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Biden Threat to Reimpose Sanctions After Suu Kyi Ousted in Myanmar

President Biden condemned the military’s ousting of the civilian-led government and its detention of elected leader Aung San Suu Kyi as an assault on the country’s transition to democracy

Protesters show their feelings about the military's ousting of elected leader Aung San Suu Kyi. Reuters photo.


US President Joe Biden threatened to reimpose sanctions on Myanmar following a coup by the country’s military leaders, as services returned to near-normal on Tuesday after internet and telephone links were restored after being suspended.

Biden condemned the military’s takeover from the civilian-led government and its detention of elected leader and Nobel laureate Aung San Suu Kyi as “a direct assault on the country’s transition to democracy and the rule of law.”

“For almost a decade, the people of Burma have been steadily working to establish elections, civilian governance and the peaceful transfer of power,” Biden said in a statement, referring to Myanmar by its previous official name. “That progress should be respected.”

Aung San Suu Kyi’s National League for Democracy party won a landslide 83% in a November 8 election that the army described as fraudulent.

The crisis in Myanmar marks a first major test of Biden’s pledge to collaborate more with allies on international challenges, especially on China’s rising influence. That stance contrasts with former president Donald Trump’s often go-it-alone approach.

“We will work with our partners throughout the region and the world to support the restoration of democracy and the rule of law, as well as to hold accountable those responsible for overturning Burma’s democratic transition,” Biden said.

He called on the military in Myanmar to lift all restrictions on telecommunications and to refrain from violence against civilians.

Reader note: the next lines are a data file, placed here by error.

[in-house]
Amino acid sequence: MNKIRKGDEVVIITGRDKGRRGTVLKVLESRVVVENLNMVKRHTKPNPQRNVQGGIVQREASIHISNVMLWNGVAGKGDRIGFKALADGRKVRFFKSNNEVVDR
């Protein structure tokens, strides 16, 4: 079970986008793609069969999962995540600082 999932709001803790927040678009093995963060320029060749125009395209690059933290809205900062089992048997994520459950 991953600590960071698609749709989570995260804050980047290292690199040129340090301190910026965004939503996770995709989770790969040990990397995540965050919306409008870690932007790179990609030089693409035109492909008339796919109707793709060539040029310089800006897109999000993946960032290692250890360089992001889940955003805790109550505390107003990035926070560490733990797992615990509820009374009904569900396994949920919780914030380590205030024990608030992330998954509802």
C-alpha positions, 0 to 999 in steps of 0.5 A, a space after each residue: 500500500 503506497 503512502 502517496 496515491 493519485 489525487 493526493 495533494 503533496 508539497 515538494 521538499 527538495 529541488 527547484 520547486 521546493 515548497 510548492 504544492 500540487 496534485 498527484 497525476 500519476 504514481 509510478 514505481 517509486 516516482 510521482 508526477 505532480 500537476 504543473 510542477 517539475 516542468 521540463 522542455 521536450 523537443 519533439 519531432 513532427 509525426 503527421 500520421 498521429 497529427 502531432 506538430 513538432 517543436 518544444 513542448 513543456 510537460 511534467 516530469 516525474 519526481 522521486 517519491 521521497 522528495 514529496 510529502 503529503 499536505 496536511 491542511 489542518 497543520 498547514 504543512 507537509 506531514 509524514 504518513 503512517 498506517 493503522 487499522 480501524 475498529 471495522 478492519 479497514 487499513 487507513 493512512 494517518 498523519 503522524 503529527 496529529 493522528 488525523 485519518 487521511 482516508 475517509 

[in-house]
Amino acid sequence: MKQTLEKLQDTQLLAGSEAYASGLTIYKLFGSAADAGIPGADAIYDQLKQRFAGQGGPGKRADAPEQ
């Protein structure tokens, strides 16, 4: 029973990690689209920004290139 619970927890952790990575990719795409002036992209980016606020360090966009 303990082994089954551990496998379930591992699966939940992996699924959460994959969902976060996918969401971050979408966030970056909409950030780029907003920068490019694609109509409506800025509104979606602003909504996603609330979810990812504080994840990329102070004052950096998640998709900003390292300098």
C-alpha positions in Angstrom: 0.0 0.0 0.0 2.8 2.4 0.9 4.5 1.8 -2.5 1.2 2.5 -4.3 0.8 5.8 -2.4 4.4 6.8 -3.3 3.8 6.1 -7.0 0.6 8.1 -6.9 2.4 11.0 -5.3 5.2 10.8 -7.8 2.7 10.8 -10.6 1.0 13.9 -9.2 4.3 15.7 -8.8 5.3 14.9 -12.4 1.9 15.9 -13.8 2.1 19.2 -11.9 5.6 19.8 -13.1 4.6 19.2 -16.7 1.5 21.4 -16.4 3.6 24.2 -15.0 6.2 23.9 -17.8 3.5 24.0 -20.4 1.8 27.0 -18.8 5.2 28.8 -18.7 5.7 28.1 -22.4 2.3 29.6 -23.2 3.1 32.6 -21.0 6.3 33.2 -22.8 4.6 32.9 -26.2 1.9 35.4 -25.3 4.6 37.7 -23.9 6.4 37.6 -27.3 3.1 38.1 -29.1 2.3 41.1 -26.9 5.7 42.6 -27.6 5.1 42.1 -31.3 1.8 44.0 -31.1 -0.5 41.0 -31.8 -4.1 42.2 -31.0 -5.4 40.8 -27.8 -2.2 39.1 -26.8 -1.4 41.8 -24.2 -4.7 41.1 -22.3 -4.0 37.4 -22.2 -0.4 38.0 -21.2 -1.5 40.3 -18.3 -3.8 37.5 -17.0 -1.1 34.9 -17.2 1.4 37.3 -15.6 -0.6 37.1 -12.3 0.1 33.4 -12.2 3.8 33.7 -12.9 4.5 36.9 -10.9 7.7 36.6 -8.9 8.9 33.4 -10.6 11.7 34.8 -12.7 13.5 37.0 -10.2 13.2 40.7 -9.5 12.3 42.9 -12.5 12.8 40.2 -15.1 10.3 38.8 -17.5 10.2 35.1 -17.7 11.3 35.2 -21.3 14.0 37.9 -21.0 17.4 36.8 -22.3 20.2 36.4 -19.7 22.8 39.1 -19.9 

US Leverage Limited

Analysts cautioned that Washington’s leverage was limited. Sanctions “are unlikely to have much immediate impact on the generals”, given that few of them had any intention of travelling to or doing business in the US, said Greg Poling at Washington’s Center for Strategic and International Studies.

White House spokeswoman Jen Psaki told briefing Washington had had “intensive” conversations with allies. She declined to say what other actions were under consideration aside from sanctions.

Human rights advocates were appalled at the coup. “Myanmar’s new military junta should immediately and unconditionally release all detainees, rescind the state of emergency and recognise the duly elected parliament,” Brad Adams, Asia director at Human Rights Watch, said.

Myanmar banks in the commercial hub of Yangon reopened on Tuesday after halting financial services a day earlier due to poor internet connections.

Companies which had begun operations in Myanmar since its return to democracy began in 2012 remained unsure of their future.

At least 164 foreign and multinational firms have offices or operations in the south-east Asian country.

Australia’s Woodside Petroleum said it is working to understand how its exploration drilling plan for offshore Myanmar this year might be affected after the military seized power.

However, analysts said the developments would create few economic ripples. “The coup in Myanmar isn’t going to excite financial markets,” said Charles Robertson, global chief economist at Renaissance Capital.


• Reuters with additional editing by George Russell

This report was updated on Dec 23, 2021 for style purposes.




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George Russell

George Russell is a freelance writer and editor based in Hong Kong who has lived in Asia since 1996. His work has been published in the Financial Times, The Wall Street Journal, Bloomberg, New York Post, Variety, Forbes and the South China Morning Post.


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